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Euterpe

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Title: Euterpe  
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Subject: Muse, 27 Euterpe, Auguste Clésinger, The Parnassus, Mnemosyne
Collection: Muses, Music in Greek Mythology, Offspring of Zeus
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Euterpe

Euterpe on the replica of a Roman mosaic in Vichten

In Greek mythology, Euterpe (; Greek: Eὐτέρπη, Greek pronunciation: , Ancient Greek: ; "rejoicing well" or "delight" from Ancient Greek εὖ 'well' + τέρπειν terpein 'to please') was one of the Muses, the daughters of Mnemosyne, fathered by Zeus. Called the "Giver of delight", when later poets assigned roles to each of the Muses, she was the muse of music. In late Classical times she was named muse of lyric poetry[1] and depicted holding a flute. A few say she invented the aulos or double-flute, though most mythographers credit Marsyas with its invention.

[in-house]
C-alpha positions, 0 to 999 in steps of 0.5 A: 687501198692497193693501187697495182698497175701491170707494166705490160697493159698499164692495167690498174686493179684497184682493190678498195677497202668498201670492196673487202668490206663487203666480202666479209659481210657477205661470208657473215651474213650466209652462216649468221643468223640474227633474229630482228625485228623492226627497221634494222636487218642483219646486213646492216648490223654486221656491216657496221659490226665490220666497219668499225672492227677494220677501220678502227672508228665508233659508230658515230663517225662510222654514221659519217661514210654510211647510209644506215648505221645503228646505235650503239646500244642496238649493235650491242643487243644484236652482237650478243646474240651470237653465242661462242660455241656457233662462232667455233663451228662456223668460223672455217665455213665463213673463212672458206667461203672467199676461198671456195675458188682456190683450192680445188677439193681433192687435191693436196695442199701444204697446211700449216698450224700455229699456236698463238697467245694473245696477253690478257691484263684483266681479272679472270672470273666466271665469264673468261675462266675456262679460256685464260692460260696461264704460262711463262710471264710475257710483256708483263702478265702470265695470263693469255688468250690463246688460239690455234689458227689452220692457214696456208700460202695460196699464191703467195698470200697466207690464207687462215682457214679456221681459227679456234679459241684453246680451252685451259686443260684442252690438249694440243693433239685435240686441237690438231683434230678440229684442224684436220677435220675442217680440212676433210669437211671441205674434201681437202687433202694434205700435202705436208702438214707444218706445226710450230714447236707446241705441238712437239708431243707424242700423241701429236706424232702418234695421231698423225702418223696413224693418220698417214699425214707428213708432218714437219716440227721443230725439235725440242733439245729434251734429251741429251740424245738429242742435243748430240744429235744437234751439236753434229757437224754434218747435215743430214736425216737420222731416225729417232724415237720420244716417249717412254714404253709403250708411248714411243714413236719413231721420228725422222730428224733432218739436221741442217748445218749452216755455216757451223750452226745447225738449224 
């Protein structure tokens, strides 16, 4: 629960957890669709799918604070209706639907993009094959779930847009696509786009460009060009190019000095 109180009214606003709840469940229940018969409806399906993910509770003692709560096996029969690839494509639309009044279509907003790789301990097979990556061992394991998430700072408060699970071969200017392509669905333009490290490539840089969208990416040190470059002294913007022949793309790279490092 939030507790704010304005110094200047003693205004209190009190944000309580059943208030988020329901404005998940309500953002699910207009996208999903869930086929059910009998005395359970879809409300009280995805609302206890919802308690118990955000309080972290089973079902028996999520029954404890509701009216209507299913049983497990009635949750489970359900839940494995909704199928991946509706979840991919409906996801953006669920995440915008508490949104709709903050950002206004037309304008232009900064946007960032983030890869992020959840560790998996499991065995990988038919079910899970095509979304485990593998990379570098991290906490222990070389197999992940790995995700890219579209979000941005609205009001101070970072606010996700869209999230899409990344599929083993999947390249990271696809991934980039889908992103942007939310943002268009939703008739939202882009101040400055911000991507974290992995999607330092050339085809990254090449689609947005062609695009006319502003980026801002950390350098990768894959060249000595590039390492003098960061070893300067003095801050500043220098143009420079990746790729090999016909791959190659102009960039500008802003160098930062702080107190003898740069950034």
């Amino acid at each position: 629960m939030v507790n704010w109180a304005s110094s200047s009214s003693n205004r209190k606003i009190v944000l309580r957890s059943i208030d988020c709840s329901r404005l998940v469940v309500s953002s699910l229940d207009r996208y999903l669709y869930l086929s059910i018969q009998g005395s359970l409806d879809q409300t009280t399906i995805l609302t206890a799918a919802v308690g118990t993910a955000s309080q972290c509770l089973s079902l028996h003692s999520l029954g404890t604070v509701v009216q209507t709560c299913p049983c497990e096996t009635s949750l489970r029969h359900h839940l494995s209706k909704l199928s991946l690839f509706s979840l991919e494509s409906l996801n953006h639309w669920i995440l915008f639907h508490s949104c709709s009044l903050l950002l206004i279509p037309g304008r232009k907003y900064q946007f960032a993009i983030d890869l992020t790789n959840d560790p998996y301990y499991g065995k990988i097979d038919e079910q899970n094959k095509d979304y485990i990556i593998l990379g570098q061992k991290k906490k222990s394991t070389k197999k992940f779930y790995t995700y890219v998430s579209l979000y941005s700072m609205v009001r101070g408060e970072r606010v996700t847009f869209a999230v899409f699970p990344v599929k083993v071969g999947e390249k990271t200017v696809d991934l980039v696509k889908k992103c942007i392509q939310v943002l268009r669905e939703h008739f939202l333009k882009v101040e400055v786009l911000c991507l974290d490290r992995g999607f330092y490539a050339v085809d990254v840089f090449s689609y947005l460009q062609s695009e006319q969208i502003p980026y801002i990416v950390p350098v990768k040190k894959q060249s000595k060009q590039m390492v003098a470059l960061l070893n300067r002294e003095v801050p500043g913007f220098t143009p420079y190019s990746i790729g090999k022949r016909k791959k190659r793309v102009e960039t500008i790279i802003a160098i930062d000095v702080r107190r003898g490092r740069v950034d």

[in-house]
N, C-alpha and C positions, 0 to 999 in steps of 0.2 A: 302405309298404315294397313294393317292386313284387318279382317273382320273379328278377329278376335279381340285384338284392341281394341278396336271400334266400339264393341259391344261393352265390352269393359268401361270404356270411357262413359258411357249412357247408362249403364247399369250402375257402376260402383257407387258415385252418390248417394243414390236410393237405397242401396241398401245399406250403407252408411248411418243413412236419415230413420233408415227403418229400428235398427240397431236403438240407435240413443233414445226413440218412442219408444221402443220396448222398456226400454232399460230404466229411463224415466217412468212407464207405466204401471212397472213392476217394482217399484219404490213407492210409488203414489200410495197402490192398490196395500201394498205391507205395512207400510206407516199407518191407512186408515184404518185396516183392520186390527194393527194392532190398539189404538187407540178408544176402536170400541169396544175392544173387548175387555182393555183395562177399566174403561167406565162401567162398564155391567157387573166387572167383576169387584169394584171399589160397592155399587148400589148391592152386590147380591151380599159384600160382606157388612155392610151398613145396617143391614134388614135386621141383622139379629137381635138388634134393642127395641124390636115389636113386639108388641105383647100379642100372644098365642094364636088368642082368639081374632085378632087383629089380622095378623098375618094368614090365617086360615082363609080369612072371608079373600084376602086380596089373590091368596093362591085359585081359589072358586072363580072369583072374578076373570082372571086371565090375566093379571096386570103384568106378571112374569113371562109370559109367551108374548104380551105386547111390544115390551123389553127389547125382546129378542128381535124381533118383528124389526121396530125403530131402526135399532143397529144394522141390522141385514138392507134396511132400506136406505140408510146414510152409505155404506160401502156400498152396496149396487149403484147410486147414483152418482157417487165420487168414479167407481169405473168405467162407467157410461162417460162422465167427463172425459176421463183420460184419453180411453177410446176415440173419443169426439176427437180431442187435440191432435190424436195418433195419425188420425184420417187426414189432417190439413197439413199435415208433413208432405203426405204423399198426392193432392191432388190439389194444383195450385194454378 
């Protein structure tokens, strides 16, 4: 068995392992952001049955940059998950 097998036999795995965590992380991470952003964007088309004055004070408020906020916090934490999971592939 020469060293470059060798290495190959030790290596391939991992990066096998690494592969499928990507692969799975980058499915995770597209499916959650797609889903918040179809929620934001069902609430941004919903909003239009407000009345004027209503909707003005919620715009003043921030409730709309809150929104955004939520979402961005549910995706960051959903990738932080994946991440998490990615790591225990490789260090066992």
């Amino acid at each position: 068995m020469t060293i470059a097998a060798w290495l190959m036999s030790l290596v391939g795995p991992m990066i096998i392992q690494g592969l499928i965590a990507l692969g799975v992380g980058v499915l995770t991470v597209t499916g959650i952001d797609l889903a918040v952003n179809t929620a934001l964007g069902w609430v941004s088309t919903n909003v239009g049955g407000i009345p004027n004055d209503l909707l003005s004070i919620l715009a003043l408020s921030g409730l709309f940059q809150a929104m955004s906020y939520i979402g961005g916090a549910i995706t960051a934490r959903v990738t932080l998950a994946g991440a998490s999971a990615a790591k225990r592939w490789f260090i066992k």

Pindar and other sources (the author of the Bibliotheca and Servius), describe the Thracian king Rhesus, who appears in the Iliad, as son of Euterpe and the river-god Strymon; Homer calls him son of Eioneus.[2]

See also

References

  1. ^ Bulfinch, Thomas. The Age of Fable. Dell Publishing, 1959. Print.
  2. ^ Brill's New Pauly, entries for "Rhesus" and "Euterpe."

External links

  • Warburg Institute Iconographic Database (ca 50 images of Euterpe)


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